The impact of the new carbon tax on the Australian outsourcing industry
Australian treasurer Wayne Swan says new Treasury data shows the impact of a carbon tax on emissions-intensive industries would be negligible compared with the pressure caused by the fluctuating Australian dollar.
Professor Bruce Chapman president of the Economic Society of Australia and director of policy at the Australian National University’s Crawford school of government in a recent report entitled “How many jobs is 23,510 really?”. In this report he attempts to put into perspective a claim by the Minerals Council of Australia that a carbon trading system would cut by around 24,000 people, the number than would be employed in the mining industry. He points out that “something like 370,000 people every month go from not having a job to having a job, and something like 365,000 people every month do the opposite.”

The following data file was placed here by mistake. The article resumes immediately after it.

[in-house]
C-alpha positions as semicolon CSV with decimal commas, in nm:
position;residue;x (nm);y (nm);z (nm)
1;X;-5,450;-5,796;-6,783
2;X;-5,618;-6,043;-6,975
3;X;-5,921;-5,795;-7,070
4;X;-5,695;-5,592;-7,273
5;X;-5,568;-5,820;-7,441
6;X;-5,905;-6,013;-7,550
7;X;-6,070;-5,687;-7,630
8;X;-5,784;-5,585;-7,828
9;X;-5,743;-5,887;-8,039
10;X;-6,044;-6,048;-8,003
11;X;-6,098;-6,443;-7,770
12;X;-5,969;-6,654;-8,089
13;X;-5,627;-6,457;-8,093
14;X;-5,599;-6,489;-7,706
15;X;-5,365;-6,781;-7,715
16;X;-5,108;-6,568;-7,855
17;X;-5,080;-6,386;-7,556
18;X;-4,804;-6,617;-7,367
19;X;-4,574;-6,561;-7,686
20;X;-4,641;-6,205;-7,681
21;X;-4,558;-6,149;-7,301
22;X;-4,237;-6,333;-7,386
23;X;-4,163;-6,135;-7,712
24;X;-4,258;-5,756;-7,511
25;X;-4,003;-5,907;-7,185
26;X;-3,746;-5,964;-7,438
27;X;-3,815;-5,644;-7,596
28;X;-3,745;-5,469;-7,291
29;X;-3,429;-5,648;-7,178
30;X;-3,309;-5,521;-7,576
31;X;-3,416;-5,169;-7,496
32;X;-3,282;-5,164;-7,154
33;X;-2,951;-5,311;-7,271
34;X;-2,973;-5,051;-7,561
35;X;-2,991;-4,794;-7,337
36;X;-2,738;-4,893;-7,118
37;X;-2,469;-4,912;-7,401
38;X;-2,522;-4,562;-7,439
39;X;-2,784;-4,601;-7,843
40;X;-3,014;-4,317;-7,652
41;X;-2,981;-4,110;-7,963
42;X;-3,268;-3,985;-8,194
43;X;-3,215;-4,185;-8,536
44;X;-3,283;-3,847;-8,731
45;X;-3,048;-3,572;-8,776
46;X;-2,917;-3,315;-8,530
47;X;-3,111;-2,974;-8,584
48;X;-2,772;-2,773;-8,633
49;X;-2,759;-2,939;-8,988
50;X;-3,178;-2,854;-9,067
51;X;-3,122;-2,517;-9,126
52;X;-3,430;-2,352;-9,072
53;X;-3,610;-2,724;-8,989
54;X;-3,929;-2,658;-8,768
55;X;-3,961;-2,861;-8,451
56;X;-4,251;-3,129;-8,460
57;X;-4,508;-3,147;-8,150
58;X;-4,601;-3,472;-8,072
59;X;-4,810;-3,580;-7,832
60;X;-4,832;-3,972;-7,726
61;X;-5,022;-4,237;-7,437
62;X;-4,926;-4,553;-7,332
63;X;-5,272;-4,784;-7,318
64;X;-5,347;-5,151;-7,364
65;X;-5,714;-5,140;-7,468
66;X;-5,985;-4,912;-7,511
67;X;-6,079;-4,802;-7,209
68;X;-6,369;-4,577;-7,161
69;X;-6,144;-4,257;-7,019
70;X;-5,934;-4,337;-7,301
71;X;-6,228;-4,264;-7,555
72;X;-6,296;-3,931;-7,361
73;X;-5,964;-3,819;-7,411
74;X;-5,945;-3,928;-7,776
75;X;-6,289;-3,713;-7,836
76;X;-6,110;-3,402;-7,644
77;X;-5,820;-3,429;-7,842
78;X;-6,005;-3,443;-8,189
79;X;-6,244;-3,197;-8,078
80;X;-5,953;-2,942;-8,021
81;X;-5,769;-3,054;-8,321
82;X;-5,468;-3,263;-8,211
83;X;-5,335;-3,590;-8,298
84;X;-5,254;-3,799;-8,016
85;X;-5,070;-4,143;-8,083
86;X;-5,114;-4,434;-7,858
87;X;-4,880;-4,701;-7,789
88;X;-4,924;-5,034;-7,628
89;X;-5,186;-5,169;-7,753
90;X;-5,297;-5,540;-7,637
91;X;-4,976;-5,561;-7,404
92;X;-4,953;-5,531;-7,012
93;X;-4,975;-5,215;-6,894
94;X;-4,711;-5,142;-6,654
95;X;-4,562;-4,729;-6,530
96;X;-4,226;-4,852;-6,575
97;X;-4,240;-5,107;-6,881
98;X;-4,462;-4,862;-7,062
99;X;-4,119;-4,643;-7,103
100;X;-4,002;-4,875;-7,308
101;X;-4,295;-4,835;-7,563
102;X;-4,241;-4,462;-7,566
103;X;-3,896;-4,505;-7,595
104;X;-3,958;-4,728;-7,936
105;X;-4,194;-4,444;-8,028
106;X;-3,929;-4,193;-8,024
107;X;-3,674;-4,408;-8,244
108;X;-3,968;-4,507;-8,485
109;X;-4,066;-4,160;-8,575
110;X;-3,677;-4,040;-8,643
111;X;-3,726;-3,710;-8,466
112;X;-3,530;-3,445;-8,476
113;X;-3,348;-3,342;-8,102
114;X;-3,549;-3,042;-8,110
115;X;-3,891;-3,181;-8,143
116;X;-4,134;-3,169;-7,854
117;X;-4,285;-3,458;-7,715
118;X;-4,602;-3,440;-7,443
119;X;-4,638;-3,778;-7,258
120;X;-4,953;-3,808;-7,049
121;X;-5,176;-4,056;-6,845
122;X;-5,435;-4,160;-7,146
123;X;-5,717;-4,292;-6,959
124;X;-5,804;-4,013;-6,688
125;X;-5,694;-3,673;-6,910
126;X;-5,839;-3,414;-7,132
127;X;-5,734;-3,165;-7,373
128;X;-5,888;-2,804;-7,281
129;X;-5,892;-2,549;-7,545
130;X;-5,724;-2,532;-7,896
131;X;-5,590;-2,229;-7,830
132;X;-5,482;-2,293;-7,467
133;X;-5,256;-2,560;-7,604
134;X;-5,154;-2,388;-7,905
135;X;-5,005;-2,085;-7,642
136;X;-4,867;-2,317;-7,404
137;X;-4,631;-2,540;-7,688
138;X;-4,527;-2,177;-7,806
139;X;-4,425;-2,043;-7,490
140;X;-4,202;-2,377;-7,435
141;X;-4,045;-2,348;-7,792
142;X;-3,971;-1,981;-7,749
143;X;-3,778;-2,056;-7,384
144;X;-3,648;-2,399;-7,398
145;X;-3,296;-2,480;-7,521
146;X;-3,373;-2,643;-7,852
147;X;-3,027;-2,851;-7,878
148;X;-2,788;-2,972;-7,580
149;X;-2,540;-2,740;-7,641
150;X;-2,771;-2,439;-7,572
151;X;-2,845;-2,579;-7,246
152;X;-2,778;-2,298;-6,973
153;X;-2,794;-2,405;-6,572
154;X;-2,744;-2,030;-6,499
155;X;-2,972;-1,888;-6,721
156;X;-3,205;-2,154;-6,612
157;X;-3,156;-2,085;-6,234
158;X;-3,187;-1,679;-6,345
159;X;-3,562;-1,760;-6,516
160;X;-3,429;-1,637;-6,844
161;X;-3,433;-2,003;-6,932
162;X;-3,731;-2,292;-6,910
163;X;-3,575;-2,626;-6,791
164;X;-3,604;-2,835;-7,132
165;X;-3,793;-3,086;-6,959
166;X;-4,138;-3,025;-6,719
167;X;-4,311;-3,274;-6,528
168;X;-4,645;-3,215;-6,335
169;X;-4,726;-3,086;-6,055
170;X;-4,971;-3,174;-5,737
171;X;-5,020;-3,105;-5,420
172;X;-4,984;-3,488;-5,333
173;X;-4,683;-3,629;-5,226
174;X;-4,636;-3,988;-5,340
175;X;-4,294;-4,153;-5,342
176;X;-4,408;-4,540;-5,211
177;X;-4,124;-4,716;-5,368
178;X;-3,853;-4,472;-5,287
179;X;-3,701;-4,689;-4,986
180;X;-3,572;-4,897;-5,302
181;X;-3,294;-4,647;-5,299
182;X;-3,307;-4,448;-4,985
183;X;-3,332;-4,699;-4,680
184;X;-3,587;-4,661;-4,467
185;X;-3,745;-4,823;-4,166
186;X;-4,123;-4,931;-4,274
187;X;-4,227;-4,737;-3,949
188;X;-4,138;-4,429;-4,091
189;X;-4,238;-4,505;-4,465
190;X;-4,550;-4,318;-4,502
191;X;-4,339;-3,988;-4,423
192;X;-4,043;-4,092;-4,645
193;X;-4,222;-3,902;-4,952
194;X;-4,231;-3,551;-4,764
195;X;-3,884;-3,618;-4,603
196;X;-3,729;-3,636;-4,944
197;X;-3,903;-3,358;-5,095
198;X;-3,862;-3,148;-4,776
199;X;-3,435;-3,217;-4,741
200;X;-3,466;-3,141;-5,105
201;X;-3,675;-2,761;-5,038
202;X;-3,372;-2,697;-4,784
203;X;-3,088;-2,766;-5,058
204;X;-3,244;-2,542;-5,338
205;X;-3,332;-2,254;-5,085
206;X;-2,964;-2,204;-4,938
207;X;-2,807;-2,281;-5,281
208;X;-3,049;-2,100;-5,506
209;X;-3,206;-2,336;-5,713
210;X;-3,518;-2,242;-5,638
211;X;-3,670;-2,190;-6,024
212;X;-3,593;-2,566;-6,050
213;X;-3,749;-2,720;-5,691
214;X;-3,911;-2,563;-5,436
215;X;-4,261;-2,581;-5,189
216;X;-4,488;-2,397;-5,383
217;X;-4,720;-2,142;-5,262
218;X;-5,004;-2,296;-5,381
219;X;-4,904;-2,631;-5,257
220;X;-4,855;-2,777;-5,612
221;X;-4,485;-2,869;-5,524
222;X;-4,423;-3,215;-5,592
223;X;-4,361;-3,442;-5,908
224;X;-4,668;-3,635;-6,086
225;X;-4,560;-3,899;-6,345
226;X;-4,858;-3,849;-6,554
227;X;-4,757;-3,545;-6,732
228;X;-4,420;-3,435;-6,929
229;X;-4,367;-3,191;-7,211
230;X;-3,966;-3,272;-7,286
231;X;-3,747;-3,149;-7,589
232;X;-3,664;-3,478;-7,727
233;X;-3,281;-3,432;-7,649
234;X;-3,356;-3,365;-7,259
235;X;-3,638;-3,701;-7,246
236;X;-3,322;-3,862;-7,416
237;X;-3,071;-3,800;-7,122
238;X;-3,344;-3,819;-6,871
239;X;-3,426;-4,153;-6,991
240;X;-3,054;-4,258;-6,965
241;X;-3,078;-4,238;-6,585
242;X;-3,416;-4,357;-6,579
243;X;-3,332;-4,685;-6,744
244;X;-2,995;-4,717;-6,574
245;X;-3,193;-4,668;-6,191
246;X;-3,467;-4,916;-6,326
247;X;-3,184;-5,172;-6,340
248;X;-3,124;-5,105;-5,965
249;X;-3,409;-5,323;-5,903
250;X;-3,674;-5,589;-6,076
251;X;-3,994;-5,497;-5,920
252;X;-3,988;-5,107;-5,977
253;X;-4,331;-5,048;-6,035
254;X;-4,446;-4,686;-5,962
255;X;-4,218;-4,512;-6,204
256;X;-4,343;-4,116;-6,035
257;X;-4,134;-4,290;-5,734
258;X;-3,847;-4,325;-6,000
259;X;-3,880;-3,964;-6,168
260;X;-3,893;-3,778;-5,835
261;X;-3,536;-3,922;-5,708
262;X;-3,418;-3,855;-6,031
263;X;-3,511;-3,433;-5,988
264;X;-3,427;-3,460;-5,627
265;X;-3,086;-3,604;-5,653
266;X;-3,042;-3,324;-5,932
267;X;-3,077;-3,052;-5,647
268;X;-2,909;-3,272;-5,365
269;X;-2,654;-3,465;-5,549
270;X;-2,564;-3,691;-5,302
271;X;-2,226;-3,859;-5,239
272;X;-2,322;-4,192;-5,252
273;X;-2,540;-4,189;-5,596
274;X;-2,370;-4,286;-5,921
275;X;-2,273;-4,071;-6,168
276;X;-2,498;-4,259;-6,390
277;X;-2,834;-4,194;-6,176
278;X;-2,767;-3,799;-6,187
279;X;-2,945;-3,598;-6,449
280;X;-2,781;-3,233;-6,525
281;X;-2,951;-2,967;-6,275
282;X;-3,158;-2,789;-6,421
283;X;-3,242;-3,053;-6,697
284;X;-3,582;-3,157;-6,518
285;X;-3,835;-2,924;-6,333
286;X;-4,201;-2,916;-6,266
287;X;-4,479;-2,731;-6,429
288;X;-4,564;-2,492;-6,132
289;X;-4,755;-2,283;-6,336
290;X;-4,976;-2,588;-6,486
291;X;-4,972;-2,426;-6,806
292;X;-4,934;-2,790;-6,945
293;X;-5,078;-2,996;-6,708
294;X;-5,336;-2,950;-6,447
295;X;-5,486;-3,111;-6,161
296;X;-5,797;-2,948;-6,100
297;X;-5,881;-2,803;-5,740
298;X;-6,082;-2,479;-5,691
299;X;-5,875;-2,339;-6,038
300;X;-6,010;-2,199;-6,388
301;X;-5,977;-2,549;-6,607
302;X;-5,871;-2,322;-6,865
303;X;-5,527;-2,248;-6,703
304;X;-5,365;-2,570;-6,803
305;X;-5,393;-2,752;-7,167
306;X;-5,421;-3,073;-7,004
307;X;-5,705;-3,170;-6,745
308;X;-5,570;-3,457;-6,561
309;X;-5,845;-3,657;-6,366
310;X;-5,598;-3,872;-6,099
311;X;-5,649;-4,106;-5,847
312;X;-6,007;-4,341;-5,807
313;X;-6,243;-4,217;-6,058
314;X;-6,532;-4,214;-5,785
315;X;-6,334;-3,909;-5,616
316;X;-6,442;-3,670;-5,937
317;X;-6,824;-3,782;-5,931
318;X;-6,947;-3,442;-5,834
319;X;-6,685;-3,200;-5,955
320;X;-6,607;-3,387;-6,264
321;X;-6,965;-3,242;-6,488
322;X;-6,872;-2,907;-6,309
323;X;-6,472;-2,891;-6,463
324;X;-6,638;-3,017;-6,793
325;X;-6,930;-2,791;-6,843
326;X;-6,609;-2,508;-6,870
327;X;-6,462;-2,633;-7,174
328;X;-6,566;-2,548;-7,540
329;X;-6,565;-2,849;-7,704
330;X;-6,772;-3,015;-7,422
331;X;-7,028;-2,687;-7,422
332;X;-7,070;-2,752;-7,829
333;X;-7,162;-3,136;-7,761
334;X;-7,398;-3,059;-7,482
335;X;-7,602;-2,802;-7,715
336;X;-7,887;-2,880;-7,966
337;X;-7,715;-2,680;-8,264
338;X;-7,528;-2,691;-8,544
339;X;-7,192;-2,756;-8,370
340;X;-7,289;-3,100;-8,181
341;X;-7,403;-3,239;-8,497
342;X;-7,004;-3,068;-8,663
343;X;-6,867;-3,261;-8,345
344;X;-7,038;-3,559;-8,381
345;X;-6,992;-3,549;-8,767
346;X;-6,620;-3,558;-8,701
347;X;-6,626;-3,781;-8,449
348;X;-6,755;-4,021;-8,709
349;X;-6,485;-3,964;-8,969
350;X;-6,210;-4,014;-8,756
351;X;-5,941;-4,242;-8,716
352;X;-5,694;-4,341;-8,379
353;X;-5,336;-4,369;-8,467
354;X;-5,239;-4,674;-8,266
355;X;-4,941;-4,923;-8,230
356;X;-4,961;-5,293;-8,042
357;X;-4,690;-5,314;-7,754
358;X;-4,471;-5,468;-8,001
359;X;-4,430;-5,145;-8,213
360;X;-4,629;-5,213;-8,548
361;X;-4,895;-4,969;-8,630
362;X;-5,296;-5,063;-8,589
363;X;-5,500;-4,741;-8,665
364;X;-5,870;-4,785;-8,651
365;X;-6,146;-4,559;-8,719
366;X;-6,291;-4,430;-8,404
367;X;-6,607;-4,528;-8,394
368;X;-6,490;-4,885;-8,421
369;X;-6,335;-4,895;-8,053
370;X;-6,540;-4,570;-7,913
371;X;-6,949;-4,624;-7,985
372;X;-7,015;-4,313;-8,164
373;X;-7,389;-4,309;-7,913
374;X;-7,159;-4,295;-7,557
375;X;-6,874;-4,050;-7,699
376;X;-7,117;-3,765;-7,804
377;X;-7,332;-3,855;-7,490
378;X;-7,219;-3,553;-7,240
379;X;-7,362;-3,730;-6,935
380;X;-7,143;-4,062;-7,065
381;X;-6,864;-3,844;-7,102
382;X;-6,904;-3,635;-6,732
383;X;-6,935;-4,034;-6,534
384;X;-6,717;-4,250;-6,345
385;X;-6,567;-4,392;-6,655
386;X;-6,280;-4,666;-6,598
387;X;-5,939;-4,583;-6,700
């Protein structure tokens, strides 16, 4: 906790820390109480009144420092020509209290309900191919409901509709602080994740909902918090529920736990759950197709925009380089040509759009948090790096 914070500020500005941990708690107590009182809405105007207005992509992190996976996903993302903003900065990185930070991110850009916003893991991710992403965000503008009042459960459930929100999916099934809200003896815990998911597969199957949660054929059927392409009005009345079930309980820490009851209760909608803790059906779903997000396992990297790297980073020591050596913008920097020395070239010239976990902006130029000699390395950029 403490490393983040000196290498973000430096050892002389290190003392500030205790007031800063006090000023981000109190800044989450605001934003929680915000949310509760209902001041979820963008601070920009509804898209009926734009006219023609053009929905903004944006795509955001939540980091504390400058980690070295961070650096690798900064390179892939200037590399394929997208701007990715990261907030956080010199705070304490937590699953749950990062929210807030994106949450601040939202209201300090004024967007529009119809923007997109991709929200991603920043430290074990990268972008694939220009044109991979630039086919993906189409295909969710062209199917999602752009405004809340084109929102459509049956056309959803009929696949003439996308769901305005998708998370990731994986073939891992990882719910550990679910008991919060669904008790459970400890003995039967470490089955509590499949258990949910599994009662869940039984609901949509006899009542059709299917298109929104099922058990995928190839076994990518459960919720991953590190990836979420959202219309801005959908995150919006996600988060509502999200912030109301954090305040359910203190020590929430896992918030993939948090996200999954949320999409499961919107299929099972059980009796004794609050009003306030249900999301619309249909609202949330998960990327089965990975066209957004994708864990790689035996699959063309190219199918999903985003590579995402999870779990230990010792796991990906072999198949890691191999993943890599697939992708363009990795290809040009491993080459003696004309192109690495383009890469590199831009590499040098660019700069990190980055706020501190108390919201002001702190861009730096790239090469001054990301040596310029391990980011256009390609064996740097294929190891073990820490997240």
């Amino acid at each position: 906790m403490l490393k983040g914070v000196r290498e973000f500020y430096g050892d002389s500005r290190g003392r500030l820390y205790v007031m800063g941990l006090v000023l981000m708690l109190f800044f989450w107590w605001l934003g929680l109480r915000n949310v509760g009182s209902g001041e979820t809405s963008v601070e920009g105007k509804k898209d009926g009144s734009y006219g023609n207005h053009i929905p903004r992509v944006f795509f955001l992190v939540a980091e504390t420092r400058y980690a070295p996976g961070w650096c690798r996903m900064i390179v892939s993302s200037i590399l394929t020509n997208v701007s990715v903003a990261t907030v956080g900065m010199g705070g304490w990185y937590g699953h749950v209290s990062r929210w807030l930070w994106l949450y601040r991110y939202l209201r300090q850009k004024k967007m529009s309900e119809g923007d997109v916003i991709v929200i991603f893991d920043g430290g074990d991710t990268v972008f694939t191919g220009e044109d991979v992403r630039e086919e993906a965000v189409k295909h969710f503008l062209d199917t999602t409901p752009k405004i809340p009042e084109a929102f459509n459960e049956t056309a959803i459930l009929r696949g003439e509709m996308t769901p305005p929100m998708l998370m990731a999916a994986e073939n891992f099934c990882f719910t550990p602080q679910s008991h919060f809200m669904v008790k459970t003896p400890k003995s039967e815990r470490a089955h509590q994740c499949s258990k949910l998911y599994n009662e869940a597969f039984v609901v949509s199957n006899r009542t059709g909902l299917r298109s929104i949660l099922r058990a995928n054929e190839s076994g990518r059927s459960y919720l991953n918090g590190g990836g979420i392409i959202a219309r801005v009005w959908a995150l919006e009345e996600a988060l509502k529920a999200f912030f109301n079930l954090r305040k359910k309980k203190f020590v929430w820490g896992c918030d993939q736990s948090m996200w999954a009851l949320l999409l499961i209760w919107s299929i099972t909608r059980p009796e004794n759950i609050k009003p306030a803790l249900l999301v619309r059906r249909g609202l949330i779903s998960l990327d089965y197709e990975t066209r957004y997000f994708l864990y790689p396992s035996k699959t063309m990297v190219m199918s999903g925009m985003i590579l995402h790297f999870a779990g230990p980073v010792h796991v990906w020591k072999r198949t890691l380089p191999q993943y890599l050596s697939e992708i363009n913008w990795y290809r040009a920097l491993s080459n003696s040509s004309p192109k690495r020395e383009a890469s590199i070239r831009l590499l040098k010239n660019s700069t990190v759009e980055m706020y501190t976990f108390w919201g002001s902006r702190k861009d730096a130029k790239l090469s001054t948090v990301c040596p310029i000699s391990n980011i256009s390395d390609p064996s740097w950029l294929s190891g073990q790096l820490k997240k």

He goes on to say: “That’s the change every month. The Minerals Council has projected its change over a period of ten years.”
“The additional outflow would be five people for every 10,000 who would have left in the month anyway. I am happy to call that invisible. I was going to draw a graph of it for the report but I couldn’t – you can’t draw a graph because the effect is too tiny…
“What it says is the carbon price debate should have nothing to do with job-loss figures. The labour market issue should be seen to be irrelevant. It is not interesting, it is not something we should spend any further effort analysing…”